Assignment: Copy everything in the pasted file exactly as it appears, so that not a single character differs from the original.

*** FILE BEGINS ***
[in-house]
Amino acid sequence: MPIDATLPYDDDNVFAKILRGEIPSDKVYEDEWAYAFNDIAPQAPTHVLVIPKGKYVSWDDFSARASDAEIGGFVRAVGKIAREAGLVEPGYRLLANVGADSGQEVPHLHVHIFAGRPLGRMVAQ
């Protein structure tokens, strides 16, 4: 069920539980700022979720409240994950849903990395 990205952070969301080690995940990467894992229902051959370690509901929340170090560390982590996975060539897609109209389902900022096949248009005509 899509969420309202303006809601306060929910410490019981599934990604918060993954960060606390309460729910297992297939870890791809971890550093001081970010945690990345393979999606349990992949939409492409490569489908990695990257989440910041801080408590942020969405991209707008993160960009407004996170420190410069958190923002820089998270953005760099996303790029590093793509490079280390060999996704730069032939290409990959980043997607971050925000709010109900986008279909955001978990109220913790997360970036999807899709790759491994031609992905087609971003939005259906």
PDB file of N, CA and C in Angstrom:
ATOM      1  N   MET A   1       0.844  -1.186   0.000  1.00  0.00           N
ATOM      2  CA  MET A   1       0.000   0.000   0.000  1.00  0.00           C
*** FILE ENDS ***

[in-house]
Amino acid sequence: MPIDATLPYDDDNVFAKILRGEIPSDKVYEDEWAYAFNDIAPQAPTHVLVIPKGKYVSWDDFSARASDAEIGGFVRAVGKIAREAGLVEPGYRLLANVGADSGQEVPHLHVHIFAGRPLGRMVAQ
């Protein structure tokens, strides 16, 4: 069920539980700022979720409240994950849903990395 990205952070969301080690995940990467894992229902051959370690509901929340170090560390982590996975060539897609109209389902900022096949248009005509 899509969420309202303006809601306060929910410490019981599934990604918060993954960060606390309460729910297992297939870890791809971890550093001081970010945690990345393979999606349990992949939409492409490569489908990695990257989440910041801080408590942020969405991209707008993160960009407004996170420190410069958190923002820089998270953005760099996303790029590093793509490079280390060999996704730069032939290409990959980043997607971050925000709010109900986008279909955001978990109220913790997360970036999807899709790759491994031609992905087609971003939005259906």
PDB file of N, CA and C in Angstrom:
ATOM      1  N   MET A   1       0.844  -1.186   0.000  1.00  0.00           N
ATOM      2  CA  MET A   1       0.000   0.000   0.000  1.00  0.00           C